The effect of a cooking class program on the knowledge and skills of 4th-6th grade children in a low-income neighborhood

by Parris, Cheyenne (Cheyenne

Abstract (Summary)
Rebecca Pobocik, Advisor Limited research has been conducted on the effectiveness of cooking programs for children. The objectives of this study were to develop a curriculum, “Kids in the Kitchen”, and determine its effectiveness on participants’ nutrition knowledge and cooking skills. Participants were 4th through 6th grade children from a low-income, urban area. This study was a quasiexperimental design with an intervention (n = 13) and control group (n = 11). The intervention, consisting of seven lessons about the Food Guide Pyramid and preparation of recipes, was based on the social learning theory and taught by the researcher. The study was conducted at a YMCA during an after-school program. Written pre and post-tests were administered to all children at the beginning and end of the intervention. A skills checklist was completed for the intervention students based on observation by the researcher. A written survey was administered to parents during the final session. Repeated measures analysis of variance testing found the mean number of correct answers by the intervention group (6.5 + 3.1) was significantly higher (p = .04) than the control group (4.5 + 2.6) at post-test. The results of the Skills Checklist indicated 92.3% of children could independently choose the correct measuring device for different ingredients. More than half of the children could use a vegetable peeler (69.2%), cheese grater (53.9%), and meat thermometer (53.9%) independently. The parent evaluation revealed that the majority of parents agreed or strongly agreed that their child knew how to: properly wash their hands before cooking (92.3%); measure ingredients (93.4%); use a vegetable peeler (92.4%); brown ground beef (84.6%); and, use a cheese grater (84.7%). The parents’ assessment matched the skill level of the child for independently measuring ingredients and using a knife. This study demonstrated a successful intervention for increasing nutrition knowledge and developing cooking skills of iii inner city children. In addition, both the children and their parents were positive about the program and enjoyed the social outlet it provided. A recommendation for practitioners is to collaborate with community agencies, such as the YMCA, to provide “Kids in the Kitchen” in a constructive and safe environment. iv This thesis is dedicated to my grandfather. Thank you for your constant encouragement and devotion during my college years. v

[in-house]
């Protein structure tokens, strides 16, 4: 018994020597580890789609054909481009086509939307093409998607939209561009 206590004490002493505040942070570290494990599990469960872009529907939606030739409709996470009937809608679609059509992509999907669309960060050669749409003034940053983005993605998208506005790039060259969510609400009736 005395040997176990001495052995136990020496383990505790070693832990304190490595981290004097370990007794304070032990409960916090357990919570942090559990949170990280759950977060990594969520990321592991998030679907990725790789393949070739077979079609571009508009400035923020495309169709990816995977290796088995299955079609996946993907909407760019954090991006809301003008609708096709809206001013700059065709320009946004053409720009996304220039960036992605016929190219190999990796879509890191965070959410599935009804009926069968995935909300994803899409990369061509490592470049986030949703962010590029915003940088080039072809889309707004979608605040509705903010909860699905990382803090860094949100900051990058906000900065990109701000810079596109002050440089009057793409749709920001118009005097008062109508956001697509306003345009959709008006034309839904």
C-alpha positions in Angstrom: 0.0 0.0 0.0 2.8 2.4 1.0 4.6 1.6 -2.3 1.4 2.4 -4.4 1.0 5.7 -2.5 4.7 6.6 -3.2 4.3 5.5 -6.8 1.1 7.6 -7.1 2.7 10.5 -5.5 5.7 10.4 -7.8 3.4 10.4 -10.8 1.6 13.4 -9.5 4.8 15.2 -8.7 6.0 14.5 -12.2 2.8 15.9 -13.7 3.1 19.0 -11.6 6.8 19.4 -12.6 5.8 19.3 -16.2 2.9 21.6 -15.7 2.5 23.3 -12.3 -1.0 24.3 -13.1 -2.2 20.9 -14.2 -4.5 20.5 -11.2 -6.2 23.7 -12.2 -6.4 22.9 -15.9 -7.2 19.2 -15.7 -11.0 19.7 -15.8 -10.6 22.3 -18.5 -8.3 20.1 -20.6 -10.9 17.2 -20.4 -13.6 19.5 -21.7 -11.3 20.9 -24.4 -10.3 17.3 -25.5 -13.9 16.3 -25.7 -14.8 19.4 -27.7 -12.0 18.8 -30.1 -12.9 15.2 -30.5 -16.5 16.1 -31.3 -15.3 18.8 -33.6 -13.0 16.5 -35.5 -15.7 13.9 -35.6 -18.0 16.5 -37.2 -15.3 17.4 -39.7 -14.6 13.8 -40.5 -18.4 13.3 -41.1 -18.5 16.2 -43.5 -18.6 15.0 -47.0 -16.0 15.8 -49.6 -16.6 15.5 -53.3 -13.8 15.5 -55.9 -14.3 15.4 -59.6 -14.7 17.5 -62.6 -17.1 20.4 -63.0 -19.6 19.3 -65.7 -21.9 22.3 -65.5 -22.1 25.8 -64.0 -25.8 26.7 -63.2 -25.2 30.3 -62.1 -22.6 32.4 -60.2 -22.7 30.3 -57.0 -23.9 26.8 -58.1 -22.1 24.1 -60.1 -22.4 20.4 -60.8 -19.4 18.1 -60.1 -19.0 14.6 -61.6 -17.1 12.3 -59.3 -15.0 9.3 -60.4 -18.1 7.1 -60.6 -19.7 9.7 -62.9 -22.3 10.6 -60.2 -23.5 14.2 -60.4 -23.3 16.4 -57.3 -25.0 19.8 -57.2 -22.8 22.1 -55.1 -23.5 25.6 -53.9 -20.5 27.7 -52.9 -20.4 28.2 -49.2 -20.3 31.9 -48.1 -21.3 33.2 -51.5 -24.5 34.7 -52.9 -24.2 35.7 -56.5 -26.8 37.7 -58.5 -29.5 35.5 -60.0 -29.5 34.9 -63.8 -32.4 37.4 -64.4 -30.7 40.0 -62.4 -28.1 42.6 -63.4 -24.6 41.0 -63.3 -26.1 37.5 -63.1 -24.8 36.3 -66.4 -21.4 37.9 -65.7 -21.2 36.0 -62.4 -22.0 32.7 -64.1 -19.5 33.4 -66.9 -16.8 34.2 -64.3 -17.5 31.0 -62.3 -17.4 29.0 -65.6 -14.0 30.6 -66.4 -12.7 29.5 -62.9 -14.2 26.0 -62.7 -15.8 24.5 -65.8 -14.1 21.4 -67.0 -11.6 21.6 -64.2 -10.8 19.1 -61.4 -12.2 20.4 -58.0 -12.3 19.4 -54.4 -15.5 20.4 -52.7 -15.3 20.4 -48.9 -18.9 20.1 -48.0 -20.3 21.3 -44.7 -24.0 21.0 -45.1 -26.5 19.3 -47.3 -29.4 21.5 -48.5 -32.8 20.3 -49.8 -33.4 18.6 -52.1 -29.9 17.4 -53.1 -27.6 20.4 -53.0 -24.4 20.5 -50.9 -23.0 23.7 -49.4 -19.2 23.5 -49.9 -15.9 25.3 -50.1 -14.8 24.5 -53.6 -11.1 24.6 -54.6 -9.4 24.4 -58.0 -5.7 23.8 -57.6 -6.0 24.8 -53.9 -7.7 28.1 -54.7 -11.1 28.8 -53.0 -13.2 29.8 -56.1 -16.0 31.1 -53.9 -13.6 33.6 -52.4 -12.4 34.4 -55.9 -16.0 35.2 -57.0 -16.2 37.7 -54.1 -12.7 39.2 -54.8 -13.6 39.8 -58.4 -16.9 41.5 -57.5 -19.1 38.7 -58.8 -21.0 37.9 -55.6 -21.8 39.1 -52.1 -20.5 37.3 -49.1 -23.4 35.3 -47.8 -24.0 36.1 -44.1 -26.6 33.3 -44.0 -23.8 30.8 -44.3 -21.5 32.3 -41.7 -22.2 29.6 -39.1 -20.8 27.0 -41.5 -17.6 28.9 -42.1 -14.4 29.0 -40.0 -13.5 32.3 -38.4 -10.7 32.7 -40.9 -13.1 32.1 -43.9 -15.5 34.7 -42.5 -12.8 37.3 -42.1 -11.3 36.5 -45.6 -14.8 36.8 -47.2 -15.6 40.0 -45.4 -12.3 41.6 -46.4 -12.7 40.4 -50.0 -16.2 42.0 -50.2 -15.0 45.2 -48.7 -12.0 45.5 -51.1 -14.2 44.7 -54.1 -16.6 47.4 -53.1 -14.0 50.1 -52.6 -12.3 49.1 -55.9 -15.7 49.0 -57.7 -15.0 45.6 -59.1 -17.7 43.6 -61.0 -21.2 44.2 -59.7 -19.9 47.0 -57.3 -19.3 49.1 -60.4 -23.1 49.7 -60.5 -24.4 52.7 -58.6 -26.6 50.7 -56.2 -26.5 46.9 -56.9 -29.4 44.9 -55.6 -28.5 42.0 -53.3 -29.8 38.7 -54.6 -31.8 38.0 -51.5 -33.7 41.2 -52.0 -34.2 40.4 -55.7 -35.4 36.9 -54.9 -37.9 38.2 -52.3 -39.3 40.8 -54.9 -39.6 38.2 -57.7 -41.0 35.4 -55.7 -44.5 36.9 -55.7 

Bibliographical Information:


School:Bowling Green State University

School Location:USA - Ohio

Source Type:Master's Thesis

Keywords:cookery after school programs poor children


Date of Publication:

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